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Hart’s statement to the House…

Idaho State Rep. Phil Hart, R-Athol, rose in the House yesterday to apologize to his colleagues for his ethics problems, a day before he was scheduled to go, once again, before the House Ethics Committee. This morning, that panel voted to drop an ethics complaint against Hart in exchange for his voluntarily giving up his vice-chairmanship of the House Transportation Committee; the committee had been on the verge of voting to recommend to the House that Hart be removed from the post. Here's what Hart had to say in the House yesterday:

"It's no secret that I've had a lot of media attention lately because of some of the circumstances involving my life. It's very complicated. ... I'm sure most of you have at least some knowledge of what those are. I want to say that if I could go back 15 years and make some different choices, I would absolutely do that. I think I've learned through the school of hard knocks that I picked a pretty hard path to hoe."

Hart said that lately, in his "political activism ... a few things snowballed. And since then I've been trying to wrap that up. I've even learned in the last few years that if I'd made a few less aggressive choices, and taken maybe a more simpler path ... I think I would have ... a lot of my more present circumstances more wrapped up than I have right now."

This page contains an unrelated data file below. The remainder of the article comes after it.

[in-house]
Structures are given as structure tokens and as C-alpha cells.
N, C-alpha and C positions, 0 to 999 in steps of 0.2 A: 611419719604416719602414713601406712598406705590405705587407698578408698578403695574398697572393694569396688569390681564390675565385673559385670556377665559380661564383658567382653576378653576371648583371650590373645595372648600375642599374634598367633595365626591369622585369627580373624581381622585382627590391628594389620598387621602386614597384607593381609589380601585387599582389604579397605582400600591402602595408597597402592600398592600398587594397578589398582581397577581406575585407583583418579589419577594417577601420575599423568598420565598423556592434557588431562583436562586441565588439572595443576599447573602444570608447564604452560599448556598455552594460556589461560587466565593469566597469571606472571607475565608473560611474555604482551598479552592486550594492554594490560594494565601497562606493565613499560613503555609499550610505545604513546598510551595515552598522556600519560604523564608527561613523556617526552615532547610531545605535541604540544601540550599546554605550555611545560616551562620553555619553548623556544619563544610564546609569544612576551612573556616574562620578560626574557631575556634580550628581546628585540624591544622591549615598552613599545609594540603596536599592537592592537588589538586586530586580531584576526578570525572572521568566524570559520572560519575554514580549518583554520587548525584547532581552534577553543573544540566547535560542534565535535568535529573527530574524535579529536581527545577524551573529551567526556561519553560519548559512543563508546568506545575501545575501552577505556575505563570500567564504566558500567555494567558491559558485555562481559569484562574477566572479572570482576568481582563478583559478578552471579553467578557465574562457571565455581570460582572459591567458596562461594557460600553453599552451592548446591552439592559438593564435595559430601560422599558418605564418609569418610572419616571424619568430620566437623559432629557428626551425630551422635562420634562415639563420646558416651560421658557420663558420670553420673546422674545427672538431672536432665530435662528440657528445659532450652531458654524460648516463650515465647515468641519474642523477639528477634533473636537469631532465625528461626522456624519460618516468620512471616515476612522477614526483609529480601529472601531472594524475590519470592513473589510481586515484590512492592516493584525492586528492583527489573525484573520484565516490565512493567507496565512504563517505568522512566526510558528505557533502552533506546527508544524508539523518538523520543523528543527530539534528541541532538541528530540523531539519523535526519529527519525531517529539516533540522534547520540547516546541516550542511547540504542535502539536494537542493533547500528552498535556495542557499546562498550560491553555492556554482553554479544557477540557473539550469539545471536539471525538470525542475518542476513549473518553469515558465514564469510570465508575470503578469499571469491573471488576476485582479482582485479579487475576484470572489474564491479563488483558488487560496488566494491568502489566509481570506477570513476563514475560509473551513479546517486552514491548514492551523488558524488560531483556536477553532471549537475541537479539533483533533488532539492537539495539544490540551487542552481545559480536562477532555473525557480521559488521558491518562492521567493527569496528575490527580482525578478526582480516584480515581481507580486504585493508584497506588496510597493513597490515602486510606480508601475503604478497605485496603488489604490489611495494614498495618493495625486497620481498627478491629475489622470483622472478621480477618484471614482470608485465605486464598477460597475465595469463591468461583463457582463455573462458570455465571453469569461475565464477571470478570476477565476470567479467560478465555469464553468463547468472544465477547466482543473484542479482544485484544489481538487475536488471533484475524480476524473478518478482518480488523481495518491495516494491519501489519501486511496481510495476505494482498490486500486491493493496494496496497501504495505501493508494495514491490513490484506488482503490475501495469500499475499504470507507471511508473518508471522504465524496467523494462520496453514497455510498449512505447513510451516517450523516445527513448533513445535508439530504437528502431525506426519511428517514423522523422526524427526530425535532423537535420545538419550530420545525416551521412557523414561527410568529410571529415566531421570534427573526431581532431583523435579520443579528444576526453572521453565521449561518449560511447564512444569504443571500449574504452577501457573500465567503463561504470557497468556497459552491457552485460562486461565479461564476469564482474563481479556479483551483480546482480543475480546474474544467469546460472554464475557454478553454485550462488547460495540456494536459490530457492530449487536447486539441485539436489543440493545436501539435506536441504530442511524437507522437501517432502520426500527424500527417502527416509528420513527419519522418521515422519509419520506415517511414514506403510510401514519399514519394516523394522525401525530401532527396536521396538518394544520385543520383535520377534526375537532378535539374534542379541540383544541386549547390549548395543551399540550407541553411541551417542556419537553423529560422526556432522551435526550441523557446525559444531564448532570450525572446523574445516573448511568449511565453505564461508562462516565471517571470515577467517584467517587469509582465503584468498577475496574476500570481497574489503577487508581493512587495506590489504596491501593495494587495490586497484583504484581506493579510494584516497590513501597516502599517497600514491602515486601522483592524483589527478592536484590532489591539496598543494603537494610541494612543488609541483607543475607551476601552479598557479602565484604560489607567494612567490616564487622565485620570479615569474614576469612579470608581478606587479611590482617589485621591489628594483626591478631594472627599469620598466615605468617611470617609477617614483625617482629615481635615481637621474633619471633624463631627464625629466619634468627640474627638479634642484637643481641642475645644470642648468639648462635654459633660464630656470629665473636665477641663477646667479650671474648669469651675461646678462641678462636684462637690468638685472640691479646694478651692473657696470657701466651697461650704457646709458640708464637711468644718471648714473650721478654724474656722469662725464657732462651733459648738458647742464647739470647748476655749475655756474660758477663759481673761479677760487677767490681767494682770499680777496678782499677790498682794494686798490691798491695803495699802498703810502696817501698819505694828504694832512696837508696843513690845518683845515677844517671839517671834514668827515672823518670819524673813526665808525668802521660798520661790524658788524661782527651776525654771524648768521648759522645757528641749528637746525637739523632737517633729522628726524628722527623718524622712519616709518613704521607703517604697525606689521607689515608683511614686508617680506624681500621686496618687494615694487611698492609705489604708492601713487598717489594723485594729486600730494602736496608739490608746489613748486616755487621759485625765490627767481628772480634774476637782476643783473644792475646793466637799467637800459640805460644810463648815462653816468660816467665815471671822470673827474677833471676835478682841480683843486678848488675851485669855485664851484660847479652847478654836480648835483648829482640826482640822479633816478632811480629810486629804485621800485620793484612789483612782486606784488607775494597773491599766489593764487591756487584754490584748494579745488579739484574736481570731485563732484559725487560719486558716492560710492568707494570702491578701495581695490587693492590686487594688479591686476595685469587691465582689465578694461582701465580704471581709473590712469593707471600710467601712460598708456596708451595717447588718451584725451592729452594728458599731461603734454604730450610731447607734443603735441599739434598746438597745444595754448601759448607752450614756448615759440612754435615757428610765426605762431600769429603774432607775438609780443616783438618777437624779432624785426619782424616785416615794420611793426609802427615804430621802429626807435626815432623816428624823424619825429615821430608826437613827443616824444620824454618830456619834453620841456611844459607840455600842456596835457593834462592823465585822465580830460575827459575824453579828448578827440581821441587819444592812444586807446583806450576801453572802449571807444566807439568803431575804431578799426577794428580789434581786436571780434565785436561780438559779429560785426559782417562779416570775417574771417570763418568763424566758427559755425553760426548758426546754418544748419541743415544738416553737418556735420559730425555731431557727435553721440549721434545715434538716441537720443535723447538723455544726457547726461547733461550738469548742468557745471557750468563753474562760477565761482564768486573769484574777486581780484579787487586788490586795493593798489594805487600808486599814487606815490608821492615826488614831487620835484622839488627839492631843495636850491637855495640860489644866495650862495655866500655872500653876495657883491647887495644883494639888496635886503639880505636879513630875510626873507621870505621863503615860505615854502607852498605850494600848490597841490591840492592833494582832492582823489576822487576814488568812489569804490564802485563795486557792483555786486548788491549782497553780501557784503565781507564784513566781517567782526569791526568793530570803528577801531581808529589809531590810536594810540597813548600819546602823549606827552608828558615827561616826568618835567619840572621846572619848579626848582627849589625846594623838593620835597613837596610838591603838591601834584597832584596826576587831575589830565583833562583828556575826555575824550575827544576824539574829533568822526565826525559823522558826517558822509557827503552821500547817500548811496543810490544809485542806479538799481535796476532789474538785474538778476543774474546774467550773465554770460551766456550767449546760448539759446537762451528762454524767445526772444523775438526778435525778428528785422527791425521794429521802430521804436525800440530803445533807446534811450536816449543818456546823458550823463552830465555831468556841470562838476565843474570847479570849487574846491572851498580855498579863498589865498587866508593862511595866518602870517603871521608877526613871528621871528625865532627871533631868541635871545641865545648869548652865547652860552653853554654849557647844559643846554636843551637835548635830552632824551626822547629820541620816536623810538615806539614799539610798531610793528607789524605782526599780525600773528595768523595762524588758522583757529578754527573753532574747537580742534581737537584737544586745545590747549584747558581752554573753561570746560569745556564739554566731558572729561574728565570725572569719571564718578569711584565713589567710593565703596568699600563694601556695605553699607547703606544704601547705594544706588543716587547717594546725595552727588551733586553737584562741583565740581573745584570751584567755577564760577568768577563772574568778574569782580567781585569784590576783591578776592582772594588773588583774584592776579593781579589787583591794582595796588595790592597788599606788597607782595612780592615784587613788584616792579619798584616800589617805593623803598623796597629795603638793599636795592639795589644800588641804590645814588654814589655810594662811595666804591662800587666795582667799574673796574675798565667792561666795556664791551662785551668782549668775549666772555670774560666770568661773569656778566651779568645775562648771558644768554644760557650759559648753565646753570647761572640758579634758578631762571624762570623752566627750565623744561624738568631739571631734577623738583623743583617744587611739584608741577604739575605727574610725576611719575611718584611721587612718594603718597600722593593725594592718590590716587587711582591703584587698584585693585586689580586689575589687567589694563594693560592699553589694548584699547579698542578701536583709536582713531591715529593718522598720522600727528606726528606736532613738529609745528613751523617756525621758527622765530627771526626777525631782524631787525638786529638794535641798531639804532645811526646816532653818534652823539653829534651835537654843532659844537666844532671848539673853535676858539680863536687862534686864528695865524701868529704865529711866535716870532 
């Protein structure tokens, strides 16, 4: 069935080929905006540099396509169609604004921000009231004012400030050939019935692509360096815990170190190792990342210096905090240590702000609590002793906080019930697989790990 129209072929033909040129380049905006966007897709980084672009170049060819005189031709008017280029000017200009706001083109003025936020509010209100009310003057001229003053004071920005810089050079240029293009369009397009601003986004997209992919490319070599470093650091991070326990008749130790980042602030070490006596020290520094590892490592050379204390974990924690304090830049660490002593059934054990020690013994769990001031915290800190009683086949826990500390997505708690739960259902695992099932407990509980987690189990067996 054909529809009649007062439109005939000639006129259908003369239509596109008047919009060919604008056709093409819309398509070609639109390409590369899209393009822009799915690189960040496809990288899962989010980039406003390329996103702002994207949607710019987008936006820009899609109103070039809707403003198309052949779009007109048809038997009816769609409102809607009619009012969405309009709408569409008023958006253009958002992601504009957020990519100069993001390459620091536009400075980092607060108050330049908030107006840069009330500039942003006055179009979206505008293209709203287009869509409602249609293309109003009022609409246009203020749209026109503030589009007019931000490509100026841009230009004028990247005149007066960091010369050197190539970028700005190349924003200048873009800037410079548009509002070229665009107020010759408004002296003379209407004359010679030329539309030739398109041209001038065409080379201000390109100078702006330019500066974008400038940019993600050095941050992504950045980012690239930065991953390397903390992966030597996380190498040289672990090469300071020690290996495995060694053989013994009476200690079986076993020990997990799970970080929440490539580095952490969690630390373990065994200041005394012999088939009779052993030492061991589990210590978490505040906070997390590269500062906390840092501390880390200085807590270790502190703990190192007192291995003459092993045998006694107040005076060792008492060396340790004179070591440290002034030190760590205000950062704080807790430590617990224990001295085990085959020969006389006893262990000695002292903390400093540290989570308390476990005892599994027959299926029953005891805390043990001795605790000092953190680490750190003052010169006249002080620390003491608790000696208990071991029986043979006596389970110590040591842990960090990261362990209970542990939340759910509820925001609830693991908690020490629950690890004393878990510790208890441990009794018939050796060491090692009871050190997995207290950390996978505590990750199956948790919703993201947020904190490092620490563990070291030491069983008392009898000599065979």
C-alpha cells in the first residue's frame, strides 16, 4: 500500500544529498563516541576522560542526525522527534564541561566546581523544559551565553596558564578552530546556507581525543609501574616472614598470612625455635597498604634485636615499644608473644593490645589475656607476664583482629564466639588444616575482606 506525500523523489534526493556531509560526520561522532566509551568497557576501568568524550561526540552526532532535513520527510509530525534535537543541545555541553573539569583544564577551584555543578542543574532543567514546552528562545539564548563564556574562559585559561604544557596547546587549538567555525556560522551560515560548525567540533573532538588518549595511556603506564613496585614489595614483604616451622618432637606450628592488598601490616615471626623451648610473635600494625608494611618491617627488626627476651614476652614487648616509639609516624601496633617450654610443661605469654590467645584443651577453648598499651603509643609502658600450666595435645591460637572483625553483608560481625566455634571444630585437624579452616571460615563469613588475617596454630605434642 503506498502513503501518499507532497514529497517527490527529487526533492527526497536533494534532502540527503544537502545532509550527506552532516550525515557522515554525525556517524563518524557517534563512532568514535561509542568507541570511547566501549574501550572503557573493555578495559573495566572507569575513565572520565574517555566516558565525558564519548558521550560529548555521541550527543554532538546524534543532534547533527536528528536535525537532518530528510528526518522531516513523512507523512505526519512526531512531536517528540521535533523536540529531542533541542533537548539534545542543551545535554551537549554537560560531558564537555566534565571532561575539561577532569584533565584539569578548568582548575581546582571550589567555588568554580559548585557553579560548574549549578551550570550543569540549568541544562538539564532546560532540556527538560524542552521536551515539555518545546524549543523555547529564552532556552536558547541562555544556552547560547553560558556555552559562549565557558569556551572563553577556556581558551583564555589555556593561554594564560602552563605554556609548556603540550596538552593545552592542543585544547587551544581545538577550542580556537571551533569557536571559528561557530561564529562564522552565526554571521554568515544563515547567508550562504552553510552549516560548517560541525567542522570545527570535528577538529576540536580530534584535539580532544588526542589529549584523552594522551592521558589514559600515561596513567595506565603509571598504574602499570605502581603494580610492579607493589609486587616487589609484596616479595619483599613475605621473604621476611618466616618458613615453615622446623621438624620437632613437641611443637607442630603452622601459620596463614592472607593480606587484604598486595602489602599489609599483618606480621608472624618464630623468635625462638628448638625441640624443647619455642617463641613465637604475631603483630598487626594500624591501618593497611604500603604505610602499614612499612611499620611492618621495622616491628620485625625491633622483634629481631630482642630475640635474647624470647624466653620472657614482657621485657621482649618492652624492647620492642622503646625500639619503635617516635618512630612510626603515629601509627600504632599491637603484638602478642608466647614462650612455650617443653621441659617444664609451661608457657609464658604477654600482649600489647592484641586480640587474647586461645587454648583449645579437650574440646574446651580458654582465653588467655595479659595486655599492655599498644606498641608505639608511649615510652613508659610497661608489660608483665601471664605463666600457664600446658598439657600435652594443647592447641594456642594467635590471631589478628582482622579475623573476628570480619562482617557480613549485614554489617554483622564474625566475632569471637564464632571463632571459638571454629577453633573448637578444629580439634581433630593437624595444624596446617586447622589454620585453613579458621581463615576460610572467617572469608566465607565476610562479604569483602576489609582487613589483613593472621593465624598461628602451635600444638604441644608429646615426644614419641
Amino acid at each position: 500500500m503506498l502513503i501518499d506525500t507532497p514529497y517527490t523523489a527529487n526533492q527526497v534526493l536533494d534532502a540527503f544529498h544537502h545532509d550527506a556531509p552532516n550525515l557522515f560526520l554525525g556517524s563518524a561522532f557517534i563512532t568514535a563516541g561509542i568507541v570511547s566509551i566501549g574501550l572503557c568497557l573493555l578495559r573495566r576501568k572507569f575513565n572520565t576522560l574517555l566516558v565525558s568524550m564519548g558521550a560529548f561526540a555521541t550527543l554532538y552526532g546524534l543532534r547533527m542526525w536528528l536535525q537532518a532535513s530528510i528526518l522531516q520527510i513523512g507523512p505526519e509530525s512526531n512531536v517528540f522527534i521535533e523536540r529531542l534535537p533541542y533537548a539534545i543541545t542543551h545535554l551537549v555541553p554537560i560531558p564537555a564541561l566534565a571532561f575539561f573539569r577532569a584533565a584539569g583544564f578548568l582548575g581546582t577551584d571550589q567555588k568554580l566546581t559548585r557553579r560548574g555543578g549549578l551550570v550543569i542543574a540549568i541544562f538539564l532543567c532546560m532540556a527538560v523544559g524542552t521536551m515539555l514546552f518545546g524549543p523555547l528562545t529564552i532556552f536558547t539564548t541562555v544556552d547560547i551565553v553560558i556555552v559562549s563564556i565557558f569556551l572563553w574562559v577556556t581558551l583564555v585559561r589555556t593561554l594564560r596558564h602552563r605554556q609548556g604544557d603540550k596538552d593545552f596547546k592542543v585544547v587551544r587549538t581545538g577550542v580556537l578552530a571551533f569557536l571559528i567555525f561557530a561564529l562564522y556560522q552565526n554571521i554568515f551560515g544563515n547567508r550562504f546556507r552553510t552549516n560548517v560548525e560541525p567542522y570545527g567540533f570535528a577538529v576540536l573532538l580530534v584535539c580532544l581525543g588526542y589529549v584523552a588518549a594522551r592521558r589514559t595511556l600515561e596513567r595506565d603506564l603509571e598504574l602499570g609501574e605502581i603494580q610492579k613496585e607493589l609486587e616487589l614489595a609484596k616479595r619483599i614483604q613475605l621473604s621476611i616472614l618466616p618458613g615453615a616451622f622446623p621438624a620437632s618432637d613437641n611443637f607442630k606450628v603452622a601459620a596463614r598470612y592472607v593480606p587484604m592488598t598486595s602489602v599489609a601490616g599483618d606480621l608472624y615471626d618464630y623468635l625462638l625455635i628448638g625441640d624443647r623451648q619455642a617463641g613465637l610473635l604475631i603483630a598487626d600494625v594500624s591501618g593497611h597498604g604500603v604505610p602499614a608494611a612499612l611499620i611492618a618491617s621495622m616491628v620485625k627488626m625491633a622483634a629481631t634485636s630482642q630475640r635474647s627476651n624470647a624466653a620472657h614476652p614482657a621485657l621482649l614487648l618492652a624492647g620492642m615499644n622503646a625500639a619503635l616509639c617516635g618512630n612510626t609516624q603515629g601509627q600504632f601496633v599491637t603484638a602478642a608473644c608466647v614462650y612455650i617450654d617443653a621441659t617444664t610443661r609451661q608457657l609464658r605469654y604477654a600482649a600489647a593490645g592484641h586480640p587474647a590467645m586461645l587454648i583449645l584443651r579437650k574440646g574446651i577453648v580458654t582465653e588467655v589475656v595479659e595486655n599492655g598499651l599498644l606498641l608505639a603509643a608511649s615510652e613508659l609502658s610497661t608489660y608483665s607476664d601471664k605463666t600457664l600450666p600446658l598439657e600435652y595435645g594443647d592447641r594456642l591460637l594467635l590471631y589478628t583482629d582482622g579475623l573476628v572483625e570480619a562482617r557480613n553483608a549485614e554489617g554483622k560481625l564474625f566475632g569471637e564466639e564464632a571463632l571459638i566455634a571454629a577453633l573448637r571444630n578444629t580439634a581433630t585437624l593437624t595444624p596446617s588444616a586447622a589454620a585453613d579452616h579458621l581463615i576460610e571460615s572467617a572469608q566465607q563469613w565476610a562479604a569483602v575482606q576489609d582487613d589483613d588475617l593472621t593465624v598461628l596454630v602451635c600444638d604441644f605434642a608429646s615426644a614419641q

He said, "I think probably the dumbest thing that I've done ... is filing my 2009 tax return late. It should have been obvious that given the microscope that I'm under, that was not something I should've put off. I've been asked if I put it off because I was trying to be defiant, and I just had too much on my plate, something had to give. ... That was not the best choice I could've made, and for that I apologize."

Hart also said that in the House ethics process, the "chairman has been very gracious" to point out that the ethics committee could have worked more efficiently. "I've also had ... things I could've done better that would've sped up the process ... saved a lot of time for the committee and also for the body. For that I want to apologize," he said. "I want to be transparent about the things that I'm trying to deal with. ... It takes a little while to kind of work through the issues that I'm trying to deal with." Hart offered to sit down with any House member and go "step by step" through his situation, to "clear up any misconceptions that might be out there."

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Betsy Z. Russell
Betsy Z. Russell joined The Spokesman-Review in 1991. She currently is a reporter in the Boise Bureau covering Idaho state government and politics, and other news from Idaho's state capital.

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